When you become eligible for Medicare it can be overwhelming. There are many parts to Medicare, the scariest part of it all is the late enrollment penalties. There is a late enrollment penalty for just about everything with Medicare.
Part A, B, and D have late enrollment penalties. Then If you don’t enroll in a Medicare Supplement plan during the initial Open Enrollment Period, you could pay a much higher premium than if you did enroll when first eligible. You should be aware of the Medicare enrollment deadlines and try to avoid the late enrollment penalties.
Signing up for Medicare
If you are already receiving Social Security Benefits at the time you turn 65, you will automatically be enrolled into Medicare Parts A and B. You will receive your red, white and blue Medicare card in the mail automatically, about three months before you turn 65.
If this is the case, you only need to worry about Medicare Supplemental coverage and Part D coverage. If you are not receiving Social Security before 65, you need to be responsible and sign up for Medicare Part A and Part B.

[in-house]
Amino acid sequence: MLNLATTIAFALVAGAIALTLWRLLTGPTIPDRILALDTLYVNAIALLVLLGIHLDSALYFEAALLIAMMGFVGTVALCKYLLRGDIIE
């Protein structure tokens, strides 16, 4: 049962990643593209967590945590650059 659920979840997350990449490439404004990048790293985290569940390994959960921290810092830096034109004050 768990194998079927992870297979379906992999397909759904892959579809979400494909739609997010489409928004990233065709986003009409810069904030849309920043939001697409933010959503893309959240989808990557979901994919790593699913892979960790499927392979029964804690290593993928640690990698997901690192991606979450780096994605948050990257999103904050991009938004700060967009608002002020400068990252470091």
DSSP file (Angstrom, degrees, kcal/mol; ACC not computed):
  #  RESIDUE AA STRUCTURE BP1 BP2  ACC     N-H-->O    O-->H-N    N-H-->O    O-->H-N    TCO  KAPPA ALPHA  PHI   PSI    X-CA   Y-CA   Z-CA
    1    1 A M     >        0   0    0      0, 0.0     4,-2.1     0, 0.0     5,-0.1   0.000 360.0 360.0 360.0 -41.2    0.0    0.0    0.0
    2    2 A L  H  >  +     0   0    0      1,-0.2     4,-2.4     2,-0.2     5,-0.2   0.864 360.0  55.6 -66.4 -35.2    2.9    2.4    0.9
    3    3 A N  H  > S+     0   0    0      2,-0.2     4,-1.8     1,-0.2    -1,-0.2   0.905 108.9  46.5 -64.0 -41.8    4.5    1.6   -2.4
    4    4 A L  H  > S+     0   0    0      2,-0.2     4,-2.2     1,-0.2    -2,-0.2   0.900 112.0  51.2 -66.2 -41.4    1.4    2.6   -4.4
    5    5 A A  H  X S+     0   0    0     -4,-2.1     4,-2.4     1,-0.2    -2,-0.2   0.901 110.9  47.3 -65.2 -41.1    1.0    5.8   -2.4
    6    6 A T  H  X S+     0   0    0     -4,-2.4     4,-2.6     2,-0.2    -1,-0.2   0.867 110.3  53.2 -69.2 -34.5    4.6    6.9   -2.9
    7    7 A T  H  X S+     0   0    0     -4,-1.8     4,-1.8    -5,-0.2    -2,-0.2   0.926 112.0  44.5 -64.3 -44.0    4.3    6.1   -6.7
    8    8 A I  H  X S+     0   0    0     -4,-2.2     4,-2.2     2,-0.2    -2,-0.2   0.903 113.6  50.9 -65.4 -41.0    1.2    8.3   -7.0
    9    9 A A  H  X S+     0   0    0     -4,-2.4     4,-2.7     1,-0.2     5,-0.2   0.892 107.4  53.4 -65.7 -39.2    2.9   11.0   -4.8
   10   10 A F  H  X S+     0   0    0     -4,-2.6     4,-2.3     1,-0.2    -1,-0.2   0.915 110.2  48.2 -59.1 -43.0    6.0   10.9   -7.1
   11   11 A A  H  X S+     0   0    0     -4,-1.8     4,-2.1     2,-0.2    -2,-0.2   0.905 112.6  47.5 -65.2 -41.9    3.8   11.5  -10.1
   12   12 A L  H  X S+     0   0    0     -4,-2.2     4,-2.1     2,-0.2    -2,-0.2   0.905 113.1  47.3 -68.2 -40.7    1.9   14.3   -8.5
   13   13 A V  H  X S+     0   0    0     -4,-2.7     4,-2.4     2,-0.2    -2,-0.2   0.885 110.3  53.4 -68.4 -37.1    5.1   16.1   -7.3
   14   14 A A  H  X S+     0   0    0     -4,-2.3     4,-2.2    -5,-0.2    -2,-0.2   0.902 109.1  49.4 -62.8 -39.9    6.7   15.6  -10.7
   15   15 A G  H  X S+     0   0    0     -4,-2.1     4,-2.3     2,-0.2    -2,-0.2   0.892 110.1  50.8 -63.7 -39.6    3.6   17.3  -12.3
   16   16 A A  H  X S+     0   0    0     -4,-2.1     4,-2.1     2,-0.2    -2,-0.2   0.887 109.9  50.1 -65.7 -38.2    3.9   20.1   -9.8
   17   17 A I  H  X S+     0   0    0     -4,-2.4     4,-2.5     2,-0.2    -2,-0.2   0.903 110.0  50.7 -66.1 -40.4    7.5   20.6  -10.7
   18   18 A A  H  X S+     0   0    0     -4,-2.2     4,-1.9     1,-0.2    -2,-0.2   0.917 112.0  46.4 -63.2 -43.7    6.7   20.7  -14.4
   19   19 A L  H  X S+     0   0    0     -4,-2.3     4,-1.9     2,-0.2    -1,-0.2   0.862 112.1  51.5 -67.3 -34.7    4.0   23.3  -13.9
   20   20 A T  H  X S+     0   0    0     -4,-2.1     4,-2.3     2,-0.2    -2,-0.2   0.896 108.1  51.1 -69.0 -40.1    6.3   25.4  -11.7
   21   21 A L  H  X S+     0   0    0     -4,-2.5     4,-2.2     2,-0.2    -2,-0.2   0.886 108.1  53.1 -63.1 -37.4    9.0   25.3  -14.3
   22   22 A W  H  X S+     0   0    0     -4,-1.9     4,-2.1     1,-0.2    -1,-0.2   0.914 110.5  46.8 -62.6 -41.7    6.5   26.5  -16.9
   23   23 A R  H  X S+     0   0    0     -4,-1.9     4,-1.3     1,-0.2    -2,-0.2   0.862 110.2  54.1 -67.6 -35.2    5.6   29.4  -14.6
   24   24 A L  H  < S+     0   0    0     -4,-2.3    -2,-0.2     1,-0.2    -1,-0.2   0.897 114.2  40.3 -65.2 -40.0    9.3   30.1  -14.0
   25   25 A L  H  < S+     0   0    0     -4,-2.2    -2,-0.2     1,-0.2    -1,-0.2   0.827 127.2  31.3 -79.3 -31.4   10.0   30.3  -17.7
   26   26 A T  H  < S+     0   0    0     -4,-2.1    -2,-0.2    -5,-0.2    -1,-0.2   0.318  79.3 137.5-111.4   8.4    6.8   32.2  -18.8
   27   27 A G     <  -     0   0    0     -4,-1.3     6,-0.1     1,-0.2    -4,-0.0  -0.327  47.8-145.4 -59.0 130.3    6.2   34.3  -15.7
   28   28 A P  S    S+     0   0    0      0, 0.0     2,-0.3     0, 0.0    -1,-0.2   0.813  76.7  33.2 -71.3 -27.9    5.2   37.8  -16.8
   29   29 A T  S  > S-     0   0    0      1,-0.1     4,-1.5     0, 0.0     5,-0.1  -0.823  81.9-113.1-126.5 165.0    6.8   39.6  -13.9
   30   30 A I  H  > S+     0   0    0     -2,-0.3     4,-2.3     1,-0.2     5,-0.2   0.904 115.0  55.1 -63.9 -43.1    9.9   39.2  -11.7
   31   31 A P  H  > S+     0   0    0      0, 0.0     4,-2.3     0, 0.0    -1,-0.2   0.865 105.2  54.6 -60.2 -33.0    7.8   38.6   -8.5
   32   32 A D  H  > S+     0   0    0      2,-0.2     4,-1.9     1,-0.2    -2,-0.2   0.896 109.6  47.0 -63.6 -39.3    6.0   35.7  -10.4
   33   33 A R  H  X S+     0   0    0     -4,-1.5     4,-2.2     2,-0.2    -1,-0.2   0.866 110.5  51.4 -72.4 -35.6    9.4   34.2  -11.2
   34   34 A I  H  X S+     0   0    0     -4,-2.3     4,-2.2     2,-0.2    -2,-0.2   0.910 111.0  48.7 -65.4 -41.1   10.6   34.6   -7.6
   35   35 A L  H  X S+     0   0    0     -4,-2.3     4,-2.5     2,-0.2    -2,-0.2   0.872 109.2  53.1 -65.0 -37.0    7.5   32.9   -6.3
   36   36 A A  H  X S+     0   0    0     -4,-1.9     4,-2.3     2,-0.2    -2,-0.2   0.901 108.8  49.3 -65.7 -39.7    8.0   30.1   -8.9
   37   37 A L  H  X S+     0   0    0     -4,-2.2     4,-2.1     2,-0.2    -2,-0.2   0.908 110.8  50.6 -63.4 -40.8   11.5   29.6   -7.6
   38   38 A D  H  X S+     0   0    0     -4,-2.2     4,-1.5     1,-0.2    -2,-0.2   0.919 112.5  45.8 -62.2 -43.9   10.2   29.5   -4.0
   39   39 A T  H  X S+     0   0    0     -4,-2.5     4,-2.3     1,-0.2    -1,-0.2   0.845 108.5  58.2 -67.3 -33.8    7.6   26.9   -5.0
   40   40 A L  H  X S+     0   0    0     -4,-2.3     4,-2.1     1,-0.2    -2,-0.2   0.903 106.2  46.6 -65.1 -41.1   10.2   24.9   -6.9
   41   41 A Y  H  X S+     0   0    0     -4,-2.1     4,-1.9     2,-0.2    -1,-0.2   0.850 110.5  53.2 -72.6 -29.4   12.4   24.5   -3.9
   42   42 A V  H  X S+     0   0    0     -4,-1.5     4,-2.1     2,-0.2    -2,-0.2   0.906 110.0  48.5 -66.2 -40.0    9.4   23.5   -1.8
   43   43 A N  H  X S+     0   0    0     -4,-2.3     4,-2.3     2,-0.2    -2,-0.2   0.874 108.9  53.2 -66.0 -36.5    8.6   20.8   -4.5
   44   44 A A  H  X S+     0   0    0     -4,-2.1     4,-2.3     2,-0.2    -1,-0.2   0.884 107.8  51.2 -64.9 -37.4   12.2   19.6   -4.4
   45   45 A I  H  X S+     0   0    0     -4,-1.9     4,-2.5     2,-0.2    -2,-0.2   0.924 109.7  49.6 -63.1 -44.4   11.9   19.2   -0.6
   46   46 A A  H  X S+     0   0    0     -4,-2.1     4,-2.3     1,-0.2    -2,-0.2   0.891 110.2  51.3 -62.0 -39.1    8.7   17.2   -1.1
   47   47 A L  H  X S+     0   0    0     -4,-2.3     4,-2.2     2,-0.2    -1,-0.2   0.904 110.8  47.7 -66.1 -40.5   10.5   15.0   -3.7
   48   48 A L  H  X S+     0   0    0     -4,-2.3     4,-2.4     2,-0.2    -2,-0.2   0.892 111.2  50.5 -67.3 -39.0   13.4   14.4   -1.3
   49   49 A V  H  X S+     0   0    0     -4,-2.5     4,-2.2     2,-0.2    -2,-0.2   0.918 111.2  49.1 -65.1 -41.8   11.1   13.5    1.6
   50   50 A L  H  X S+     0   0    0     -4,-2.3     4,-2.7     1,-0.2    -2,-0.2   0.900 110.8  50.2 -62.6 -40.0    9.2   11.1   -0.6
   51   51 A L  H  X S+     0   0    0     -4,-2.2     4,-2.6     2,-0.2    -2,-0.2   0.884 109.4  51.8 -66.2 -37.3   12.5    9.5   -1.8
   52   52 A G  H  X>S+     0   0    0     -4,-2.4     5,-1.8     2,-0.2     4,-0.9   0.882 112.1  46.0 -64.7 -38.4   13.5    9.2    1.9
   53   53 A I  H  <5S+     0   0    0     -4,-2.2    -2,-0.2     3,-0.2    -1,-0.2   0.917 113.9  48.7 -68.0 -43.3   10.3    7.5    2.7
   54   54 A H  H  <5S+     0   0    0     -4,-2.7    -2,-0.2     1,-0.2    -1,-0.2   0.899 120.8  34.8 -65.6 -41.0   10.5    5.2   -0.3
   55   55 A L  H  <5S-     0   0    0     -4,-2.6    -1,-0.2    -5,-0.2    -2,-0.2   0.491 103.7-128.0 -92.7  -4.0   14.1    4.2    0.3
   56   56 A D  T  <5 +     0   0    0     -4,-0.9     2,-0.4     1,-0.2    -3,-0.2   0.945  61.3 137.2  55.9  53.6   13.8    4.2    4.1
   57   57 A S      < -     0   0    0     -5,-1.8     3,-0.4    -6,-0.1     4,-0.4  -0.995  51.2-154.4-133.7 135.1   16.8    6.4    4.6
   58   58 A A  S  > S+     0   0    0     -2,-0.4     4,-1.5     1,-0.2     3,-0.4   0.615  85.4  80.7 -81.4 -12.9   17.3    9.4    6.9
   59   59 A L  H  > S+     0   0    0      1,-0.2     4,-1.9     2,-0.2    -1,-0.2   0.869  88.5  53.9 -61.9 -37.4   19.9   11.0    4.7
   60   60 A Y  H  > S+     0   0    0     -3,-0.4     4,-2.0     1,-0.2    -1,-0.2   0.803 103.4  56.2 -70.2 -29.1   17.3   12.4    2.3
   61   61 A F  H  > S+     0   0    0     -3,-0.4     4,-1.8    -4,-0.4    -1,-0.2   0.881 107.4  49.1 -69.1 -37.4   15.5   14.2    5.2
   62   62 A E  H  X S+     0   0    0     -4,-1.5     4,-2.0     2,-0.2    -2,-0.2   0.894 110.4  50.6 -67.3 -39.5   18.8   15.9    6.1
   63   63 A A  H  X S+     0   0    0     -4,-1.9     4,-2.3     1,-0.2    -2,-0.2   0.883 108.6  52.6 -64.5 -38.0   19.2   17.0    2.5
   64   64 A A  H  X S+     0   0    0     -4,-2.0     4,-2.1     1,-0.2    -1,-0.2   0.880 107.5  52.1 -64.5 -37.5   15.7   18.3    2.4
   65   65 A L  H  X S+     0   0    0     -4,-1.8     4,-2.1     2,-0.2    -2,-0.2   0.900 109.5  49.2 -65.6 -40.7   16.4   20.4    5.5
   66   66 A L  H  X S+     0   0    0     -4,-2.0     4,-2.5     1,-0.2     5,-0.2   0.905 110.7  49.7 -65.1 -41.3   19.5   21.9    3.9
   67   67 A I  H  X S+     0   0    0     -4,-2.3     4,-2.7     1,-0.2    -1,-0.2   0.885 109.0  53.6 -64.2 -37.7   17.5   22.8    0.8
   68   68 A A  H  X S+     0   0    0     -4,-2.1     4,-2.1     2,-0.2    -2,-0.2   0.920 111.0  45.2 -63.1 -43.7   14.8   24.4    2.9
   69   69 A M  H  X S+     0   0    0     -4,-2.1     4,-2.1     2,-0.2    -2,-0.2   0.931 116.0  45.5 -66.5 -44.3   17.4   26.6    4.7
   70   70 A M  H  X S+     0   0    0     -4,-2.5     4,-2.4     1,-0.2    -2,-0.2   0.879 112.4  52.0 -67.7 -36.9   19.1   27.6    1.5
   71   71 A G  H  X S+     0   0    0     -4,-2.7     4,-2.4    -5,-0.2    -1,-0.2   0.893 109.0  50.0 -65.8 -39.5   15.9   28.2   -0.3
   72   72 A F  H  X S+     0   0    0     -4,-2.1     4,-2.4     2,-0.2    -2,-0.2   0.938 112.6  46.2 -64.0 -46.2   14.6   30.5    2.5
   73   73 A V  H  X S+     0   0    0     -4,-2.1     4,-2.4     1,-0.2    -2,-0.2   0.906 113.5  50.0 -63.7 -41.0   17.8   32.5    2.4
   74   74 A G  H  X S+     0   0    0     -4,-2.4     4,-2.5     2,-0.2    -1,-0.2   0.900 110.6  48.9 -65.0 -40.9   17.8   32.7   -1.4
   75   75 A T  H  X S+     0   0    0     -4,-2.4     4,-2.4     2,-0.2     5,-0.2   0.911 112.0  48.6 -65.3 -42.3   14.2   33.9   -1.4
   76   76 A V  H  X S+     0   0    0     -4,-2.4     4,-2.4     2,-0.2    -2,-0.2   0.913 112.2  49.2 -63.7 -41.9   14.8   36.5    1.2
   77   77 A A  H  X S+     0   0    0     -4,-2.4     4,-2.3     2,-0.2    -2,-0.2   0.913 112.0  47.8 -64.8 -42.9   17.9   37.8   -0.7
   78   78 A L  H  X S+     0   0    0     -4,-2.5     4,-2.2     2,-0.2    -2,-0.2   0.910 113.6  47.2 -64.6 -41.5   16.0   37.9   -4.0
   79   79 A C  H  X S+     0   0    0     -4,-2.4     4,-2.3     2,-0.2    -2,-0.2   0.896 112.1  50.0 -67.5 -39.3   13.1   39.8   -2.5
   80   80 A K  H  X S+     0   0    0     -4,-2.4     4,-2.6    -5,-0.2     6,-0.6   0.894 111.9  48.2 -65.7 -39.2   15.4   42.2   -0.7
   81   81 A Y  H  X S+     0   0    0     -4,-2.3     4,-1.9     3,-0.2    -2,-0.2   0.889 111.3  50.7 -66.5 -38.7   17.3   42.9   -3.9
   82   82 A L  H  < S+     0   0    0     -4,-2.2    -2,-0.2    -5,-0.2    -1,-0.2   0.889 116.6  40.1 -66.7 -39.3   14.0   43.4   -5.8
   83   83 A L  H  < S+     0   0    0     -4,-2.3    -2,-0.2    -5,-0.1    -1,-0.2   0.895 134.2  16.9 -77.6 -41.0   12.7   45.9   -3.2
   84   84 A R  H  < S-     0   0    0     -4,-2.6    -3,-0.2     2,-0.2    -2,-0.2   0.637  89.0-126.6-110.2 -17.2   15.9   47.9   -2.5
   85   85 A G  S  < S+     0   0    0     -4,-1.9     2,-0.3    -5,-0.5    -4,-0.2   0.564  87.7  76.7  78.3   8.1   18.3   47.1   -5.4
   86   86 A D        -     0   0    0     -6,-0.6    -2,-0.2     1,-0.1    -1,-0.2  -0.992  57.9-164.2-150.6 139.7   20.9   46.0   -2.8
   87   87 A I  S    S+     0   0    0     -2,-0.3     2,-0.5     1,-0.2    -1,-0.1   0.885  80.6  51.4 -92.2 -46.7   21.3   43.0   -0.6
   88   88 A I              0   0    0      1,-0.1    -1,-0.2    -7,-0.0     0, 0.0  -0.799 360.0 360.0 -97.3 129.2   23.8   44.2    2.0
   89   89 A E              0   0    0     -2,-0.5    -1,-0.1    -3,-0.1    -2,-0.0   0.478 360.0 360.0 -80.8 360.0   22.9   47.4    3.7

You can do this online at https://ssa.gov, calling Social Security at 1-800-772-1213 (TTY 1-800-0778), or by visiting your local Social Security office. It is extremely important that you sign up for Medicare at least three months before you turn 65.
Additionally, if you miss the deadline you could be without coverage until the next general enrollment period for Medicare. This could mean a plethora of late enrollment penalties. If you are covered under a group insurance plan, the Medicare late enrollment penalty might not apply to you. Talk to your benefits coordinator in the office that you work.
Part A Late Enrollment Penalty
Most people will get Part A premium free and won’t have to buy it when first eligible. However, if you are one of the Medicare recipients that must pay a Part A premium, you will want to sign up when you become eligible.
If you don’t sign up when you are first eligible your monthly premium could go up 10%. This higher premium will remain in effect for twice the number of years you could have had Part A but didn’t sign up.
Part A Late Enrollment Penalty Example:
If you were eligible for Part A for 3 years but you didn’t sign up, you will have to pay the higher premium for 6 years. Typically, you don’t need to pay a penalty if you meet certain conditions that allow you to sign up for Part A during a special enrollment period.
Part B Late Enrollment Penalty
This penalty will last as long as you have Medicare Part B, it is very important that you sign up for Part B when you are first eligible. If you do not sign up for Medicare Part B when you are first eligible you will most likely have to pay the late enrollment penalty.